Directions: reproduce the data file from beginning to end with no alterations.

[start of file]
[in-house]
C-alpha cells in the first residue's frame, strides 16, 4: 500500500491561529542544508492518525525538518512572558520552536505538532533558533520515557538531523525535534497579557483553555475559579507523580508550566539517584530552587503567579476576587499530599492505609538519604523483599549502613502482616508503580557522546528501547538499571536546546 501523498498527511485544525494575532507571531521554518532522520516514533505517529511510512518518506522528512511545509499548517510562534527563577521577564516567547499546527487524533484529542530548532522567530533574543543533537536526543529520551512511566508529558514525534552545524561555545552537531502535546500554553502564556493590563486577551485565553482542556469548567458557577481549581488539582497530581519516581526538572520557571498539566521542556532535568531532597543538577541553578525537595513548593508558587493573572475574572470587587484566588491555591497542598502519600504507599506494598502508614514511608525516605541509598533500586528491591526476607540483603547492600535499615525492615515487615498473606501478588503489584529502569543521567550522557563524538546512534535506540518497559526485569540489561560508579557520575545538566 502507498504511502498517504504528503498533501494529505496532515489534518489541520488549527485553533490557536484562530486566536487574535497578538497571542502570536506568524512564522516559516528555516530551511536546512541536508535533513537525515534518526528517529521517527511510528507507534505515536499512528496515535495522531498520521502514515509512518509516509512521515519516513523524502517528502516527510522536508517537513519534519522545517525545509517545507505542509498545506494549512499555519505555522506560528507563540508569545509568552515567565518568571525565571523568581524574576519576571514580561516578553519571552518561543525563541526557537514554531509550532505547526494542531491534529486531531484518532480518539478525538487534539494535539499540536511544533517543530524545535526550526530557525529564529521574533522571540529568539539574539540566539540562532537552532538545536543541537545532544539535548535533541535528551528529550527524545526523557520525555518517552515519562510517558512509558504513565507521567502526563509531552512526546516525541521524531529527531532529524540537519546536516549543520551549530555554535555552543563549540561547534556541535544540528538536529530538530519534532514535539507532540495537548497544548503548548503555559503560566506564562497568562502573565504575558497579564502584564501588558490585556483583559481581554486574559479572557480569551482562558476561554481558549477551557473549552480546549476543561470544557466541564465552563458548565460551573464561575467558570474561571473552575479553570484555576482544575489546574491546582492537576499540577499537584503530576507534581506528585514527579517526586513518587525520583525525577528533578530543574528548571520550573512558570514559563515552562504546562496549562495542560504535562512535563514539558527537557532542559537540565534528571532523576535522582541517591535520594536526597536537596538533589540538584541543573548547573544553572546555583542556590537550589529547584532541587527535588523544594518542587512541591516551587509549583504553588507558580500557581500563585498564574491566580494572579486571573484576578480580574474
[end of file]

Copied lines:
[in-house]
C-alpha cells in the first residue's frame, strides 16, 4: 500500500491561529542544508492518525525538518512572558520552536505538532533558533520515557538531523525535534497579557483553555475559579507523580508550566539517584530552587503567579476576587499530599492505609538519604523483599549502613502482616508503580557522546528501547538499571536546546 501523498498527511485544525494575532507571531521554518532522520516514533505517529511510512518518506522528512511545509499548517510562534527563577521577564516567547499546527487524533484529542530548532522567530533574543543533537536526543529520551512511566508529558514525534552545524561555545552537531502535546500554553502564556493590563486577551485565553482542556469548567458557577481549581488539582497530581519516581526538572520557571498539566521542556532535568531532597543538577541553578525537595513548593508558587493573572475574572470587587484566588491555591497542598502519600504507599506494598502508614514511608525516605541509598533500586528491591526476607540483603547492600535499615525492615515487615498473606501478588503489584529502569543521567550522557563524538546512534535506540518497559526485569540489561560508579557520575545538566 502507498504511502498517504504528503498533501494529505496532515489534518489541520488549527485553533490557536484562530486566536487574535497578538497571542502570536506568524512564522516559516528555516530551511536546512541536508535533513537525515534518526528517529521517527511510528507507534505515536499512528496515535495522531498520521502514515509512518509516509512521515519516513523524502517528502516527510522536508517537513519534519522545517525545509517545507505542509498545506494549512499555519505555522506560528507563540508569545509568552515567565518568571525565571523568581524574576519576571514580561516578553519571552518561543525563541526557537514554531509550532505547526494542531491534529486531531484518532480518539478525538487534539494535539499540536511544533517543530524545535526550526530557525529564529521574533522571540529568539539574539540566539540562532537552532538545536543541537545532544539535548535533541535528551528529550527524545526523557520525555518517552515519562510517558512509558504513565507521567502526563509531552512526546516525541521524531529527531532529524540537519546536516549543520551549530555554535555552543563549540561547534556541535544540528538536529530538530519534532514535539507532540495537548497544548503548548503555559503560566506564562497568562502573565504575558497579564502584564501588558490585556483583559481581554486574559479572557480569551482562558476561554481558549477551557473549552480546549476543561470544557466541564465552563458548565460551573464561575467558570474561571473552575479553570484555576482544575489546574491546582492537576499540577499537584503530576507534581506528585514527579517526586513518587525520583525525577528533578530543574528548571520550573512558570514559563515552562504546562496549562495542560504535562512535563514539558527537557532542559537540565534528571532523576535522582541517591535520594536526597536537596538533589540538584541543573548547573544553572546555583542556590537550589529547584532541587527535588523544594518542587512541591516551587509549583504553588507558580500557581500563585498564574491566580494572579486571573484576578480580574474